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Ms A 51r

[51r°] speak about my vocation to him until I was seventeen. It was contrary to human prudence, he said, to have a child of fifteen enter Carmel. This Carmelite life was, in the eyes of many, a life of mature reflection, and it would be doing a great wrong to the religious life to allow an inexperienced child to embrace it. [5] Everybody would be talking about it, etc., etc. He even said that for him to decide to allow me to leave would require a miracle. I saw all reasoning with him was useless and so I left, my heart plunged into the most profound bitterness. My only consolation was prayer. I begged Jesus to perform the miracle demanded, since at this price only I’d be able to answer His call.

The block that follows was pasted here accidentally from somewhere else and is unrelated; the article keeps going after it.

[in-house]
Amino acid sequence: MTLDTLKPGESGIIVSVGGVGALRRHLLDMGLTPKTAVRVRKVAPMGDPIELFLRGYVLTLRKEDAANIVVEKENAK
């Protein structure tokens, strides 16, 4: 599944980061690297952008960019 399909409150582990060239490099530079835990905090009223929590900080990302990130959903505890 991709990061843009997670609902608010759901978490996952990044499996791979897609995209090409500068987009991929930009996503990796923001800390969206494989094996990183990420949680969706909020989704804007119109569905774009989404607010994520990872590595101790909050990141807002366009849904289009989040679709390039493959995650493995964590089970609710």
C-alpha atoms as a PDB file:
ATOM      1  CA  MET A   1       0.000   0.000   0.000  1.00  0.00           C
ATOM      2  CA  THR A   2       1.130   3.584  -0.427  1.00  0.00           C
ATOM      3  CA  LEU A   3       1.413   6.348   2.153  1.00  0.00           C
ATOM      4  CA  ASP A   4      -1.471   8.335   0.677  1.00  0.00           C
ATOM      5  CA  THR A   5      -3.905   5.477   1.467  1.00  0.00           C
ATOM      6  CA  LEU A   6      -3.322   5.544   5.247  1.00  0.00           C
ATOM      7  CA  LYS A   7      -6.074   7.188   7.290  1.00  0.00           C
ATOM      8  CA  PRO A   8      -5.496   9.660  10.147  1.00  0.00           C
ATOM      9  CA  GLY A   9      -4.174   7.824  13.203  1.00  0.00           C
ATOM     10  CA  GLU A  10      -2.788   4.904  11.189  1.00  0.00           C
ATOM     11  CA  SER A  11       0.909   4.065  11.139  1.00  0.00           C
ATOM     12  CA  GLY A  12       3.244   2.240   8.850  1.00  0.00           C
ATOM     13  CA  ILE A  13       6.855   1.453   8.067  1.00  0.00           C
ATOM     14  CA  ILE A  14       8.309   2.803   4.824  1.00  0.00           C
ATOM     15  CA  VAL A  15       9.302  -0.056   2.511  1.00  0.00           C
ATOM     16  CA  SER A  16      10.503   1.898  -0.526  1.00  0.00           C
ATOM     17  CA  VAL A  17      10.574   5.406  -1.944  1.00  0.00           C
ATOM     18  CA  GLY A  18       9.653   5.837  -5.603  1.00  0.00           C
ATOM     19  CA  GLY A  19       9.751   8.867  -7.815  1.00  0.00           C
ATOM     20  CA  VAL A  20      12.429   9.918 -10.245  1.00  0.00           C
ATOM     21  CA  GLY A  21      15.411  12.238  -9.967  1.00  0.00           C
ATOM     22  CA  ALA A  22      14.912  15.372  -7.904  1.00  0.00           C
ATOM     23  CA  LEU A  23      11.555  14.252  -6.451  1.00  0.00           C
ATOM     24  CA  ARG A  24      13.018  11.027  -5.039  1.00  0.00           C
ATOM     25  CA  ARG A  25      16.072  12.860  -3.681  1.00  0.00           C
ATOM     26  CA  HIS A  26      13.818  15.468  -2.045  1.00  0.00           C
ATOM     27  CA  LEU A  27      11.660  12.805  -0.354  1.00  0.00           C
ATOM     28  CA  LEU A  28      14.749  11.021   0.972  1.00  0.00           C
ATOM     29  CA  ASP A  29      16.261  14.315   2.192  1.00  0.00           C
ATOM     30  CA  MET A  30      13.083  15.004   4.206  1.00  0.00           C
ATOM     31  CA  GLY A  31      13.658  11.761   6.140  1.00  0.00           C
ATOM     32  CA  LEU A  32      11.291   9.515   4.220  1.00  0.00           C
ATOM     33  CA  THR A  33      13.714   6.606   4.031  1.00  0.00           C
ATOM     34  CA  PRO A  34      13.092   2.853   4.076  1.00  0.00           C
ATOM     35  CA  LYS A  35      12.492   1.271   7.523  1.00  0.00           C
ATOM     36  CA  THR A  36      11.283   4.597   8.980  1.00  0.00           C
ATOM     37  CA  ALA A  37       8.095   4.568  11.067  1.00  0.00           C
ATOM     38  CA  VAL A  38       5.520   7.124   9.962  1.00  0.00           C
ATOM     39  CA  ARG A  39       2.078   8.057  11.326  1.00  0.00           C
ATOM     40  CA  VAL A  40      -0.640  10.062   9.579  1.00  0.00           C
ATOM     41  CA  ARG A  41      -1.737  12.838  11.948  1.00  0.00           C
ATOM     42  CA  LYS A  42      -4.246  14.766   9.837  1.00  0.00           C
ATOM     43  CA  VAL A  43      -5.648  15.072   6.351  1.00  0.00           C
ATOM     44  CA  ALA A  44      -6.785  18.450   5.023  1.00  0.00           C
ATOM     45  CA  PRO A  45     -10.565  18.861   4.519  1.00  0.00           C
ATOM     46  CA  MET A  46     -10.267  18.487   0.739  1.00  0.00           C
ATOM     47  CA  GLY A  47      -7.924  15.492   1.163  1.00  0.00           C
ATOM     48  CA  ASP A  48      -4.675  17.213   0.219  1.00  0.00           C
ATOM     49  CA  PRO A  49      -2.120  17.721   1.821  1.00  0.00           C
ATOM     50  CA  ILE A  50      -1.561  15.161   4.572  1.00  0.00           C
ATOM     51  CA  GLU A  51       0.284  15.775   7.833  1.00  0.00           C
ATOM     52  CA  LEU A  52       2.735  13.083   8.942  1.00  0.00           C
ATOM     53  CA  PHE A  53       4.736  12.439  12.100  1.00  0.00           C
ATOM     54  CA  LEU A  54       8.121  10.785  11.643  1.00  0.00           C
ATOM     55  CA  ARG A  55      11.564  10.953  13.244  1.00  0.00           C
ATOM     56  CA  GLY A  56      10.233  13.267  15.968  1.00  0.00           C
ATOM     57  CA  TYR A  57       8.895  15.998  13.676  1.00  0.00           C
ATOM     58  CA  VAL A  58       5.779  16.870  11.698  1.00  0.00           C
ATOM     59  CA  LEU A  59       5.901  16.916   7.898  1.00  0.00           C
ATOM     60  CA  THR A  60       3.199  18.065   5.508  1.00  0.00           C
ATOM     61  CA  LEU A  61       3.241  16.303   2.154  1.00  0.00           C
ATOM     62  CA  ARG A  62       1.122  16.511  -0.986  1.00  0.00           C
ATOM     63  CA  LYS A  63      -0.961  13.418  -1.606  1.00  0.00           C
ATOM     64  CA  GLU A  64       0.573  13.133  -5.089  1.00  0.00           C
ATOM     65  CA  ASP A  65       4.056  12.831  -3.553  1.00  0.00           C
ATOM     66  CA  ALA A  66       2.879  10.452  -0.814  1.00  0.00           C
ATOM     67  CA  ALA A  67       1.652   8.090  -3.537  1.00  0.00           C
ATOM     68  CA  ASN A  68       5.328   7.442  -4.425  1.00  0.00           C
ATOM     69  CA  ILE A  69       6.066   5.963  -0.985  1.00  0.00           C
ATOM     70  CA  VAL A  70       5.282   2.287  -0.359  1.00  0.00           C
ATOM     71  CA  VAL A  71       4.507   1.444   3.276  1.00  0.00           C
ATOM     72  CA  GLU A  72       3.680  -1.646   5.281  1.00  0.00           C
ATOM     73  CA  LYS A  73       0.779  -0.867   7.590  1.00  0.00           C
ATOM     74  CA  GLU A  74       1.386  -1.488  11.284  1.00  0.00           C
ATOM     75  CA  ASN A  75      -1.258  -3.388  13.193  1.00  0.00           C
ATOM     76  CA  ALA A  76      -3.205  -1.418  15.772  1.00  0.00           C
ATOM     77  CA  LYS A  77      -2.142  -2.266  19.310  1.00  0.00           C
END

[10] A long time passed by before I dared speak to him again. It was very difficult for me to go to his home, and he himself seemed to be no longer considering my vocation. I learned later on that my great sadness influenced him very much. Before allowing any ray of hope to shine in my soul, God willed to send me a painful martyrdom lasting three [15] days. Oh! never had I understood so well as during this trial, the sorrow of Mary and Joseph during their three-day search for the divine Child Jesus. I was in a sad desert, or rather my soul was like a fragile boat delivered up to the mercy of the waves and having no pilot. I knew Jesus was there sleeping in my boat, but the night was so black it was impossible to see Him; nothing gave me any light, [20] not a single flash came to break the dark clouds. No doubt, lightning is a dismal light, but at least if the storm had broken out in earnest I would have been able to see Jesus for one passing moment. But it was night! The dark night of the soul! I felt I was all alone in the garden of Gethsemane like Jesus, and I found no consolation on earth or from heaven; God Himself seemed to have abandoned me. Nature seemed to share in my bitter sadness, for during these three days the sun did not

 

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